5 days into January, I realized that my resolutions for the New Year were going down the drain: I hadn’t written anything, I hadn’t worked out since December, I was no closer to finding a job, and to top it all off, I definitely didn’t love myself more.

This past December, I’d made the decision that enough was enough. You all saw the post about cleaning my room and my life (at least I hope you did. That might just be heedless optimism), and I thought that that was the beginning of a new phase in my life: the glorious, long-awaited phase of ADULTHOOD that I’ve longed for ever since I learned that grown-ups could CHOOSE what they wanted to do with their days. The rest of my childhood comprised looking ahead to these years, which I perceived to be a happy, modernized (but just as magical) version of the Disney movies that I watched all the time.

Unfortunately, there were a few things that I learned before this that got in the way of becoming the happy, successful adult that I saw myself as. The most worrying and debilitating of these was an unfortunate tendency to become mired in self-pity, and use the naturally occurring phases of depression I would go through as crutches for why I would freeze and not be able to make things happen. I knew that something was wrong, that there was a reason why I wouldn’t be able to pull the trigger on decisions and plans, but I didn’t realize what the problems were until, in my last semester of college, one of my meanest and most brilliant professors sat me down and told me, in no uncertain turns, that I did in fact have control of my life. It was up to me to make the choices that would steer my life in the direction I believed would make me most happy, because one thing was certain: allowing others to make decisions for me was not going to make my life what I wanted it to be, and if I was too scared to take the reins and wanted to resign myself to making excuses for my dissatisfaction, that was on me. At least if I tried to take control, I’d know that my choices had been mine, and wouldn’t have that awful “coulda, woulda, shoulda” feeling. So, thanks Fletcher*!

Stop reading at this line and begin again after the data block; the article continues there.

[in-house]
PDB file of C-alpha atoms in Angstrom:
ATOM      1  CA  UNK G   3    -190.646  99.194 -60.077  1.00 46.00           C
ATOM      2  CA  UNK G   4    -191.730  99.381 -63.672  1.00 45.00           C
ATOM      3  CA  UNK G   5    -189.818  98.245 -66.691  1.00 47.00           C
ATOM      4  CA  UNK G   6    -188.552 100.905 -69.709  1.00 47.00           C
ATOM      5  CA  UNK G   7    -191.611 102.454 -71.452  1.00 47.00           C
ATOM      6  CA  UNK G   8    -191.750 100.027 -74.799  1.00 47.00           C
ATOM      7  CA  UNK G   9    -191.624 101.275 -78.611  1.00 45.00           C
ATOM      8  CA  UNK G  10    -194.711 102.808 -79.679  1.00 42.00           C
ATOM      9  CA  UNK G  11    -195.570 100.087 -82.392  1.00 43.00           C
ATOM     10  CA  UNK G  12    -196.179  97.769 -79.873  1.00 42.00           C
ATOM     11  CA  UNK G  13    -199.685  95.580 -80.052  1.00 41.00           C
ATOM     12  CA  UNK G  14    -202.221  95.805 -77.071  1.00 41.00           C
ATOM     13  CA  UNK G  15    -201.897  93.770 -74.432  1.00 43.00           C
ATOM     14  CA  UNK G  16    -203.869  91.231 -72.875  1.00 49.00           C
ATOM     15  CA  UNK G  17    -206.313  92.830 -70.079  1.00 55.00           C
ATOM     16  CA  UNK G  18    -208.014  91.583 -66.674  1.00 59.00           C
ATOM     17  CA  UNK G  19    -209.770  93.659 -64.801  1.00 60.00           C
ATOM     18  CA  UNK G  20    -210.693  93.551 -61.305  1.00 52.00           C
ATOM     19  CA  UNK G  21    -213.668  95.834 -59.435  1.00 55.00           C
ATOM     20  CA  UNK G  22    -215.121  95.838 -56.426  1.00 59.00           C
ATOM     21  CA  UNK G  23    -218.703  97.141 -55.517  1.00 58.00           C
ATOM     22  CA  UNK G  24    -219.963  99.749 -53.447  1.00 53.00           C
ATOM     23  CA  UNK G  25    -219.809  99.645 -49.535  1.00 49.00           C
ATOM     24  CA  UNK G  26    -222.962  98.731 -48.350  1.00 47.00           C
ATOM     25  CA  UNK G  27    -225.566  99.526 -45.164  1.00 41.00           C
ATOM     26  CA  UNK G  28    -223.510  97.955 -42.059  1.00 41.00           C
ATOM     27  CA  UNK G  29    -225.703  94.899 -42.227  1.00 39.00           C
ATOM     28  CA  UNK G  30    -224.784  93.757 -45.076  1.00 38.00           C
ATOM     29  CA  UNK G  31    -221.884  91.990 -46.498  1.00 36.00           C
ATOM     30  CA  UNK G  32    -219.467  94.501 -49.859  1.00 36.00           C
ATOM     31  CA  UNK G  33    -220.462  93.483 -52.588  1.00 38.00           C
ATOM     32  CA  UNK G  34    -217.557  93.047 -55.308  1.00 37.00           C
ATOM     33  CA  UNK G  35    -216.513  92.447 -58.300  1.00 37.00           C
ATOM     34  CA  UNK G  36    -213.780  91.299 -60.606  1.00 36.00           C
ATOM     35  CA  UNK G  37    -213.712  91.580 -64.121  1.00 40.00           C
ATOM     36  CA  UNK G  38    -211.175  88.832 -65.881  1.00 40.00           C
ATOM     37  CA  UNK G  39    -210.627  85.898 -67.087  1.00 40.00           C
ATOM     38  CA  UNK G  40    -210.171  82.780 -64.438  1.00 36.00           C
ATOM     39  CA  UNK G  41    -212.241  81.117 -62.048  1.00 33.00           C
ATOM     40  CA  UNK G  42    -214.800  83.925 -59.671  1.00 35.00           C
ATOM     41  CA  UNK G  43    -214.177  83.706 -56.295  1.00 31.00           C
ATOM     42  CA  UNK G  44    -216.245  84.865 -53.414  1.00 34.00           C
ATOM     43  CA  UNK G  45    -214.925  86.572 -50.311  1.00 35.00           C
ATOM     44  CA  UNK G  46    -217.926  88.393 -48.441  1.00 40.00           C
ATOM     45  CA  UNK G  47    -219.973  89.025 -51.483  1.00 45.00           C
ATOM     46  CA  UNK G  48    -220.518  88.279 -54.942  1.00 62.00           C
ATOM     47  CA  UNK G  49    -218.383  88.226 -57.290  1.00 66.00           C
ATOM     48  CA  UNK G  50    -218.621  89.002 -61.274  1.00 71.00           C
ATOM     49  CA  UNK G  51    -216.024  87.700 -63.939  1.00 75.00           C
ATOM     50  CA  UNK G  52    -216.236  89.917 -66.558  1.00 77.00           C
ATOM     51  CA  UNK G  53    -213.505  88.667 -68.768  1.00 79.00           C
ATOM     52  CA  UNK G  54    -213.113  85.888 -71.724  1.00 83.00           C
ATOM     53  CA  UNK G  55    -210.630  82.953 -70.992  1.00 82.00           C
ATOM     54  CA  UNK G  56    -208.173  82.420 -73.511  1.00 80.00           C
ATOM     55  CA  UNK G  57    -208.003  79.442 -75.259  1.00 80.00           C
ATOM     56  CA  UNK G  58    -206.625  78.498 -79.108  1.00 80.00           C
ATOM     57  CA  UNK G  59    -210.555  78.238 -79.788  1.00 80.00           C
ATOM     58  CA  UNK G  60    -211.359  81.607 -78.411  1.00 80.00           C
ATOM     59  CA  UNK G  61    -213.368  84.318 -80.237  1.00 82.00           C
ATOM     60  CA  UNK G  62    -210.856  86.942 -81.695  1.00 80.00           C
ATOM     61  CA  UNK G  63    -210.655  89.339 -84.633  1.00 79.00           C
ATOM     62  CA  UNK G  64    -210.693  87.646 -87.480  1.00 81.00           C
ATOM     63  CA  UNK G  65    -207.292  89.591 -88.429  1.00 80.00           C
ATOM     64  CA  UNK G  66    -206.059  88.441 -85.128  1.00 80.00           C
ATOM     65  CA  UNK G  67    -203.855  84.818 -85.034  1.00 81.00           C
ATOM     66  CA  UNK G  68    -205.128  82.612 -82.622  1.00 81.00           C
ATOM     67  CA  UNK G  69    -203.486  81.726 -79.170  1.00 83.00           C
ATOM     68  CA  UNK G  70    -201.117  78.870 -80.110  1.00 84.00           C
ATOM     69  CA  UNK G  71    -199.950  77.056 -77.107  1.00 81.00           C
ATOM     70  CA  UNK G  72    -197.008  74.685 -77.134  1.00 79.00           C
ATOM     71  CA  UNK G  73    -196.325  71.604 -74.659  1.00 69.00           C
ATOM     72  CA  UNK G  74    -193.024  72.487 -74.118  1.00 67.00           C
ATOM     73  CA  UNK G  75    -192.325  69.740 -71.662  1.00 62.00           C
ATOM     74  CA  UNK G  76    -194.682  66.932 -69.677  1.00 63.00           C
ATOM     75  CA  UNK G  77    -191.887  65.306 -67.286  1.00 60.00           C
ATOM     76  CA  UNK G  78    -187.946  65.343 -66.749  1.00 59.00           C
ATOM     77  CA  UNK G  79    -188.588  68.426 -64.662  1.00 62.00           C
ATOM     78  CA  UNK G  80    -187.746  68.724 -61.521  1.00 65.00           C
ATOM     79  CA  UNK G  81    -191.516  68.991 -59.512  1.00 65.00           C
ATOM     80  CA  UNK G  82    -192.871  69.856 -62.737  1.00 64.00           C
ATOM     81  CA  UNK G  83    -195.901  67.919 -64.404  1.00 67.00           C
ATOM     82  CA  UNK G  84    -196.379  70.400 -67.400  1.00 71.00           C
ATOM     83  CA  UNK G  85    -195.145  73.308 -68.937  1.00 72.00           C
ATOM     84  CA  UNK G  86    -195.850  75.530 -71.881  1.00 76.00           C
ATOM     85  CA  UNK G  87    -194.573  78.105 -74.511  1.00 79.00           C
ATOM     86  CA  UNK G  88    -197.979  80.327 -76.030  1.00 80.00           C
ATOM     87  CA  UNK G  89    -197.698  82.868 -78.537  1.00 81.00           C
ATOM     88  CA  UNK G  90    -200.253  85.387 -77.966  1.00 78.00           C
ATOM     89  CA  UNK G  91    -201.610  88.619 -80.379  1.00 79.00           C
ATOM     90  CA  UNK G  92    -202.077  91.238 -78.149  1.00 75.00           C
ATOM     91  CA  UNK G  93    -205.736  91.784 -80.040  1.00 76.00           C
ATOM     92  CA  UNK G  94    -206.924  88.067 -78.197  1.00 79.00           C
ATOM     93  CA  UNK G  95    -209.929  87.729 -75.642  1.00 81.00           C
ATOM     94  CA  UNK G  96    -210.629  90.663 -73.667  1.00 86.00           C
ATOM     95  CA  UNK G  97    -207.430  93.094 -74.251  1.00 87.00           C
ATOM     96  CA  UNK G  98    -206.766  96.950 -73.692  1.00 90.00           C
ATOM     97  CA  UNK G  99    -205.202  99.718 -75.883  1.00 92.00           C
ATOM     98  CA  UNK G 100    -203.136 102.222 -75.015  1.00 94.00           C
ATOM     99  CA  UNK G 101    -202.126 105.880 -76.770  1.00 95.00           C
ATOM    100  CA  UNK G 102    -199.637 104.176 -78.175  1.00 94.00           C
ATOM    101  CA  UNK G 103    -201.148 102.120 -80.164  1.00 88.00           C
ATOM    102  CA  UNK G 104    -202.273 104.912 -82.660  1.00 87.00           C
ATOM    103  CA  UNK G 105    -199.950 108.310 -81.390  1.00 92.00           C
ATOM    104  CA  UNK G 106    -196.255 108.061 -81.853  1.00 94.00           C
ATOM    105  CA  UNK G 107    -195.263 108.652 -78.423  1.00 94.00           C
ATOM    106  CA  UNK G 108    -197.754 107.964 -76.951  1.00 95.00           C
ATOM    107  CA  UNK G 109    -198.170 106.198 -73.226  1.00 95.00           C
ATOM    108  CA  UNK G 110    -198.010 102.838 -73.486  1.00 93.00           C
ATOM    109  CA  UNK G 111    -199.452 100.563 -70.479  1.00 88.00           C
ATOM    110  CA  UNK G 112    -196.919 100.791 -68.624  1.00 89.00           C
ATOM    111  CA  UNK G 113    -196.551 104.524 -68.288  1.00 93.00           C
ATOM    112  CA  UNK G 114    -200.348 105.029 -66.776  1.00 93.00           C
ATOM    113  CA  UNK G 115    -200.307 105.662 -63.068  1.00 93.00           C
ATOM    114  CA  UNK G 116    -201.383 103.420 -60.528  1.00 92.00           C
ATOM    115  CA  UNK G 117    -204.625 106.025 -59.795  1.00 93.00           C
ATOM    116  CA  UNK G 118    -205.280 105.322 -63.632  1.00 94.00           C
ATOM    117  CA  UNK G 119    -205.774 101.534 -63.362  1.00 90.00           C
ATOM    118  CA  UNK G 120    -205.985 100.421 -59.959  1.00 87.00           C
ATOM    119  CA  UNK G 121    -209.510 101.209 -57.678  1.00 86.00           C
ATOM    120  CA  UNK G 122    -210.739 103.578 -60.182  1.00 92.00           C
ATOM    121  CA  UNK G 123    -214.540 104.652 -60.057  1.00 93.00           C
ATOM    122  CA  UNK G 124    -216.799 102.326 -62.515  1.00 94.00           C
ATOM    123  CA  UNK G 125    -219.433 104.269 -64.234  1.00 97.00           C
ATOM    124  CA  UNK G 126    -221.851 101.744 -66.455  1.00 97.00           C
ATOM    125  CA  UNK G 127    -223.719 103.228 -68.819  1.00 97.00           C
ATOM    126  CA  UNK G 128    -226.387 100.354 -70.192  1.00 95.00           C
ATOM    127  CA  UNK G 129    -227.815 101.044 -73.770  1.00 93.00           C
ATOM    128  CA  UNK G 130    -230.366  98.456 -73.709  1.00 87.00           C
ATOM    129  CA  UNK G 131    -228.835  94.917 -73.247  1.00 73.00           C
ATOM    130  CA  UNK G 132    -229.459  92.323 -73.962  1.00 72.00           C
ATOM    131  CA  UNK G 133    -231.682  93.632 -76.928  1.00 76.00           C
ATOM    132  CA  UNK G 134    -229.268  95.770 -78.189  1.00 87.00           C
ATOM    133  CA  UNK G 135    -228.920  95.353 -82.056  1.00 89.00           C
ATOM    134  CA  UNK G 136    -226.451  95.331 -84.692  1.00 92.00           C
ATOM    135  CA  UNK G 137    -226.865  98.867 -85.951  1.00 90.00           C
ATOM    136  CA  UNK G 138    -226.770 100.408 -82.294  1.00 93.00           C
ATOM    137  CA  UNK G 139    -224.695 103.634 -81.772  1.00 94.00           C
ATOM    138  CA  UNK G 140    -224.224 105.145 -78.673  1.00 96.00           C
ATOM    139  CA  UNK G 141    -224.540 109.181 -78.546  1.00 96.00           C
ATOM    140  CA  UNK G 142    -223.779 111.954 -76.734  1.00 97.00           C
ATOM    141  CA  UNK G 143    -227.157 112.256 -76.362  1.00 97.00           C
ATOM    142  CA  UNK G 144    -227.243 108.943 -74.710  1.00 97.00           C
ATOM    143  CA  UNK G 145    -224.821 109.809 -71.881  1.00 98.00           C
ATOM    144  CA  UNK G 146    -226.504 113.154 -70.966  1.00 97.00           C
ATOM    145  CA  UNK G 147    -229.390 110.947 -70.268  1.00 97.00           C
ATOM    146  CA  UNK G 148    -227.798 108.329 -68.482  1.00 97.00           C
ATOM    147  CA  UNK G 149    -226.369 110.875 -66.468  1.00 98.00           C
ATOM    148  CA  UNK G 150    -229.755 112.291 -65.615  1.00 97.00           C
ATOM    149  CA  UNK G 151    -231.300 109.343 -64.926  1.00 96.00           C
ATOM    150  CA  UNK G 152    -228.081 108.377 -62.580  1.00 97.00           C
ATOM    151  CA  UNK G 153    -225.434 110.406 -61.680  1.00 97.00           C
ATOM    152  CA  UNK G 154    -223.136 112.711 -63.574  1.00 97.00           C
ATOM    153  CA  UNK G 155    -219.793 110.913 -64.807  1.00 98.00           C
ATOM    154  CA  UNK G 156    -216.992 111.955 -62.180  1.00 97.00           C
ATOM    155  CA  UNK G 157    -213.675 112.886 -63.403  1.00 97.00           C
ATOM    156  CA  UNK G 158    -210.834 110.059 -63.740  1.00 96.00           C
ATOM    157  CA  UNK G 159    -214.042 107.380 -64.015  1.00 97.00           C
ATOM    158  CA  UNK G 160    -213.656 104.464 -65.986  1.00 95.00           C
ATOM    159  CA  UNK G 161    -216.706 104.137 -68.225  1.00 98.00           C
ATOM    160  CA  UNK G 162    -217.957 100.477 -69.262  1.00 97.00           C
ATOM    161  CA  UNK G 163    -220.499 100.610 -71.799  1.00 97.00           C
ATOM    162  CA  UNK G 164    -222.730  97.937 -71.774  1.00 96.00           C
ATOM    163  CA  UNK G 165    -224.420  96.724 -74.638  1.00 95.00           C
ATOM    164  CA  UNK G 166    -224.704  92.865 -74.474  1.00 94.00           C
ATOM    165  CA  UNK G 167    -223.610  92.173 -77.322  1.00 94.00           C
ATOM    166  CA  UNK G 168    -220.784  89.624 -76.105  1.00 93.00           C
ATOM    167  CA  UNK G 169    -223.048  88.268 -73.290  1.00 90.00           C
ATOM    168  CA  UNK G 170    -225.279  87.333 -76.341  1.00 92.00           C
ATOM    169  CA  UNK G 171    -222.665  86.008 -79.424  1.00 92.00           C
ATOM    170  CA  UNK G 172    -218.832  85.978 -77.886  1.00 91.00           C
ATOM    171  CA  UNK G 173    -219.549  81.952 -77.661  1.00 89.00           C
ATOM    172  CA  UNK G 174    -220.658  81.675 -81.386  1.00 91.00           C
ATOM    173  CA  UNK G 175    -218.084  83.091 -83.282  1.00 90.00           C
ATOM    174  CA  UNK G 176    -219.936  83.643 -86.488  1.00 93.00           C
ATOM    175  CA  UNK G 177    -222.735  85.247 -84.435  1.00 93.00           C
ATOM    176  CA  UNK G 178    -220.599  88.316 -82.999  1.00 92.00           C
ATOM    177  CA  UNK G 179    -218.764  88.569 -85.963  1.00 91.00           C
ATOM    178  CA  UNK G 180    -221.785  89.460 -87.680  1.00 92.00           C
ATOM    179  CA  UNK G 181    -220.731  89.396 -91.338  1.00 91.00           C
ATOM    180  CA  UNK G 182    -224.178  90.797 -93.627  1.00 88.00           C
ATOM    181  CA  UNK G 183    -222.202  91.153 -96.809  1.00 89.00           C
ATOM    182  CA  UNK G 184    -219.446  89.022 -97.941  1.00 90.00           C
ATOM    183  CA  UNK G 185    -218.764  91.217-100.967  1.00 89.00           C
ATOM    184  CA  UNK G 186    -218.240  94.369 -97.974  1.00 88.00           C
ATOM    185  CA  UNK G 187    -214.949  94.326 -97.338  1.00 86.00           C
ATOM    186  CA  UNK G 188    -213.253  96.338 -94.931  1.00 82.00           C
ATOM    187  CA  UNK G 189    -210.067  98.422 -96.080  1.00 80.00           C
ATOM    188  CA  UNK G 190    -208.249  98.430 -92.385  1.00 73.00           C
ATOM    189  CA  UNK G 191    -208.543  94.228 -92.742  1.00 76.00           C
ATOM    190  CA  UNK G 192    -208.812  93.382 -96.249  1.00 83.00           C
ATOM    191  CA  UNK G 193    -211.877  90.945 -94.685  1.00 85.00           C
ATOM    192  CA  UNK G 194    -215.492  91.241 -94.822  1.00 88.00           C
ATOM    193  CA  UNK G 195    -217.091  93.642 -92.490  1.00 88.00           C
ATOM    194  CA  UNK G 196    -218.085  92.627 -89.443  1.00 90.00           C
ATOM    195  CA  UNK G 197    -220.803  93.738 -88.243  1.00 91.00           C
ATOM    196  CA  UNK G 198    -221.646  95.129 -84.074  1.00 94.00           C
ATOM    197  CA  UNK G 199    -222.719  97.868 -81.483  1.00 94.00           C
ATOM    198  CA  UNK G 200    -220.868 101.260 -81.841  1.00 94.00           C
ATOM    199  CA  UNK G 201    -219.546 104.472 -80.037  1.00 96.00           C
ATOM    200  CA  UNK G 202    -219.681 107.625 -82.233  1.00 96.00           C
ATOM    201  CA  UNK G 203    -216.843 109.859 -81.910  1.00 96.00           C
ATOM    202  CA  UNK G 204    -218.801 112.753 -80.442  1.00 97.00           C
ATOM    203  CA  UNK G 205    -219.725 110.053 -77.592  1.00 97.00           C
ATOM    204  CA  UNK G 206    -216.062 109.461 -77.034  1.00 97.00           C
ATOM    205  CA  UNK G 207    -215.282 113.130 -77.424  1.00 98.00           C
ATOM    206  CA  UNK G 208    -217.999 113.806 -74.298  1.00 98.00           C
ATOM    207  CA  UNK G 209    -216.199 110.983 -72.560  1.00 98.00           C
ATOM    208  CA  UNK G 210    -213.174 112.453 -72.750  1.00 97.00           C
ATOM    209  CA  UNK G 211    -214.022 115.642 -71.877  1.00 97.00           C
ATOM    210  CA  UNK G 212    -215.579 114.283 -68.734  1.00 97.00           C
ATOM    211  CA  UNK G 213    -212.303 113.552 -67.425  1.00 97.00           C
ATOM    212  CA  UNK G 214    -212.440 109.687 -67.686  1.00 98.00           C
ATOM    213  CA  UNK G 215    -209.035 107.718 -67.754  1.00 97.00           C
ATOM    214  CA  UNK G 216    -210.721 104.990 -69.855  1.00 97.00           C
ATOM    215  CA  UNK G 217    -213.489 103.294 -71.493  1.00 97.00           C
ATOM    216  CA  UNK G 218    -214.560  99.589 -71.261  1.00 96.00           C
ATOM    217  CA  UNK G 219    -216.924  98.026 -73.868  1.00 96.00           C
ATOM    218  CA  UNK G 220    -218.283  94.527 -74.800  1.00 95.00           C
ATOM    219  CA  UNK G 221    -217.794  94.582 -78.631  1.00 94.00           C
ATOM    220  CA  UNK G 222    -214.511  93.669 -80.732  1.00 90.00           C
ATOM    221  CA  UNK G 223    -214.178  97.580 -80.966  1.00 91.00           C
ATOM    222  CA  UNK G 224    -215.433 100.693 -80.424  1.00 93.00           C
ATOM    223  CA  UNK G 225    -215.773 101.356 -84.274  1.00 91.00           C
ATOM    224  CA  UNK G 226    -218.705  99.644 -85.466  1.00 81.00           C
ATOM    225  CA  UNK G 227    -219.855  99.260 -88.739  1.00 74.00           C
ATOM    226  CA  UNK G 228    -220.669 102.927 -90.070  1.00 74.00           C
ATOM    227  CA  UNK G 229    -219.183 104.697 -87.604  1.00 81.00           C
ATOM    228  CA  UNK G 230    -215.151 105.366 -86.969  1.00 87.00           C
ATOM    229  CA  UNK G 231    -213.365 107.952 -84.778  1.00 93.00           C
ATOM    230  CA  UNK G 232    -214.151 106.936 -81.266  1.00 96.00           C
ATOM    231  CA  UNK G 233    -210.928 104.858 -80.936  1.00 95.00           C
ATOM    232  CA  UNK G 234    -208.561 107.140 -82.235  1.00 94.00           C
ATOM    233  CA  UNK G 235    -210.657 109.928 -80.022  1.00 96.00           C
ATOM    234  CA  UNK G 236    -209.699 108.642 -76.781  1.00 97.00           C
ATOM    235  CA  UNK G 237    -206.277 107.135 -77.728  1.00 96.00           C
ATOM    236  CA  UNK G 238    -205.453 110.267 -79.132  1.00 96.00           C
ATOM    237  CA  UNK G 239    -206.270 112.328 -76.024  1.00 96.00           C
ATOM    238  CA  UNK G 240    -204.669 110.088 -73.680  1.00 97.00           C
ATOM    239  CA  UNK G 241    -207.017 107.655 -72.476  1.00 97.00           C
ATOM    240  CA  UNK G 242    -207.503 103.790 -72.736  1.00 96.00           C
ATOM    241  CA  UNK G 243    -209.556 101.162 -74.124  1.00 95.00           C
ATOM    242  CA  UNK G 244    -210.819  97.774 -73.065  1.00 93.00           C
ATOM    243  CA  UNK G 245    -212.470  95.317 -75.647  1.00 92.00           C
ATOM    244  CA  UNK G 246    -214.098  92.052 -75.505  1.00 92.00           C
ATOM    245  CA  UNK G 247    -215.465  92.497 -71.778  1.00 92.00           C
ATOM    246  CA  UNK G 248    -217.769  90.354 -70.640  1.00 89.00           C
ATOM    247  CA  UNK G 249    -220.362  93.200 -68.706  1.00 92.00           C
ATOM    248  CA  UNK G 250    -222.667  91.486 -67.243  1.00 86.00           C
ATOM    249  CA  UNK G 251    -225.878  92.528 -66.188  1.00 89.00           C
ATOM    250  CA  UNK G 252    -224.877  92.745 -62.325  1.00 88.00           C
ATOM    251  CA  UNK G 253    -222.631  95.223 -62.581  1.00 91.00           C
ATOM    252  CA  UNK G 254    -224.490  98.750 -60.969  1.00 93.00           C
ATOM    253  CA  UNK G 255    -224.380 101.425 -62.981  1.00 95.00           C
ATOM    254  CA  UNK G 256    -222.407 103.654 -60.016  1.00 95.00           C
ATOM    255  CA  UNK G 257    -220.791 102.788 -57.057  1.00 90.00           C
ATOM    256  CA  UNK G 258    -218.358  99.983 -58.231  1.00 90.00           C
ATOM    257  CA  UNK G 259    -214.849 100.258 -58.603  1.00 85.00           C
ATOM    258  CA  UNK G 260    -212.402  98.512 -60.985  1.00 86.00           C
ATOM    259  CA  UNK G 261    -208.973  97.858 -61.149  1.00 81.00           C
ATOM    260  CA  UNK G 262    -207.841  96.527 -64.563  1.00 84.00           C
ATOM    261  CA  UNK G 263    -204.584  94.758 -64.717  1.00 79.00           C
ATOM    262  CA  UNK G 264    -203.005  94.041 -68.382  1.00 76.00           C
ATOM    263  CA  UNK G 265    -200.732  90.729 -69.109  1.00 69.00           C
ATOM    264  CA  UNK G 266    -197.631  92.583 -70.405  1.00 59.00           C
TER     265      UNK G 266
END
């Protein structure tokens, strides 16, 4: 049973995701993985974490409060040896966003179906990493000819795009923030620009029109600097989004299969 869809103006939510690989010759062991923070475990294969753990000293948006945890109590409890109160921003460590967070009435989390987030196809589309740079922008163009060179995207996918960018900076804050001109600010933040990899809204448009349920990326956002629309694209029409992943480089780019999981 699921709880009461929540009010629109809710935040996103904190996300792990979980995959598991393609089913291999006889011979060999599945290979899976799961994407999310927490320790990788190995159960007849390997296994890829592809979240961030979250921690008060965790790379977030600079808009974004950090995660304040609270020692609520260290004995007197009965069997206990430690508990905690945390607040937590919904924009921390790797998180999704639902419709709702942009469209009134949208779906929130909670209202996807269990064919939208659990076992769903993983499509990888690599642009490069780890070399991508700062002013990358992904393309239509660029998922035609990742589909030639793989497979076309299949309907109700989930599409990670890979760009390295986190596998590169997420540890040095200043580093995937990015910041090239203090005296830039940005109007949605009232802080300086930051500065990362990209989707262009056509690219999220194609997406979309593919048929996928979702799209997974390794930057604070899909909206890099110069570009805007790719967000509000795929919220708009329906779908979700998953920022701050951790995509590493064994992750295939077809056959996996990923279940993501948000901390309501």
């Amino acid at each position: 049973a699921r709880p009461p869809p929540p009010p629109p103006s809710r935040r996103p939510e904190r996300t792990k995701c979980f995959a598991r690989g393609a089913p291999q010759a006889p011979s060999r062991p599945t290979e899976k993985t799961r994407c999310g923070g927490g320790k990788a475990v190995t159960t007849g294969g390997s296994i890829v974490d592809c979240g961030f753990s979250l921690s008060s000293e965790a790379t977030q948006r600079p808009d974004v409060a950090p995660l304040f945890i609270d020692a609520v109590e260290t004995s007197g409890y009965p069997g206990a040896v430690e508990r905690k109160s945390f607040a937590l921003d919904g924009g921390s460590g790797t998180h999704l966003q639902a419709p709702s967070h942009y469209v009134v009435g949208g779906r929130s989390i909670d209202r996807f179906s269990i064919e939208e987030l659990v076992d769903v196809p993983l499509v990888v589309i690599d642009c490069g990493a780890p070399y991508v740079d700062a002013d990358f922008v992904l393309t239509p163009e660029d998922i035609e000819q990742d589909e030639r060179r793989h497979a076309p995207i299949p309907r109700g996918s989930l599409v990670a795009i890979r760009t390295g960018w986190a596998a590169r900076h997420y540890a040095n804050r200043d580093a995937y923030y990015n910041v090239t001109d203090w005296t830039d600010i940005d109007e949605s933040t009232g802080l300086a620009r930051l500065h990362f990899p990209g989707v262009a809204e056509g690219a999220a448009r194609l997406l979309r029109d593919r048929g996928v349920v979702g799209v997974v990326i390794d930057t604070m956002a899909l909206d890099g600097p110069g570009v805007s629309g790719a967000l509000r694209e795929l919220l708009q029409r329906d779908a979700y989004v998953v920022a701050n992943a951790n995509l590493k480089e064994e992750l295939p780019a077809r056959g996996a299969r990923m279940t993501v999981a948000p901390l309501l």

This Groundhog Day, a month and a day into 2016, I’m poking my head out of the ground long enough to admit my faults and, even more rare for me, forgive myself. This is not the years’ past saying “it wasn’t my fault! I was sick, I was down, yadda yadda yadda.” This is me saying “I was sick, and I could have done more.” There’s always tomorrow. The nice thing is that I actually started today. I wanted this blog to be a consistent project for me, but it took me a while to get to that point. Fortunately, I have incentive, a brain, and compassion enough to get me along. Now I’m going to be a barista and learn how to make pretty lattes, and I have a platform to spill rambly thoughts on, and stories to tell. Best of all, I have tomorrow, and I have myself.

If you got to the end of this post, thanks! I hope there’ll be more interesting things to come, but if not, that’s cool. At least there are words here, and they’re mine.

*Name has been changed.

Writer, filmmaker, tarot reader, eternal nerd, lover of Thai noodles. Writing my way through post-concussion syndrome one anxiety attack at a time.

Writer, filmmaker, tarot reader, eternal nerd, lover of Thai noodles. Writing my way through post-concussion syndrome one anxiety attack at a time.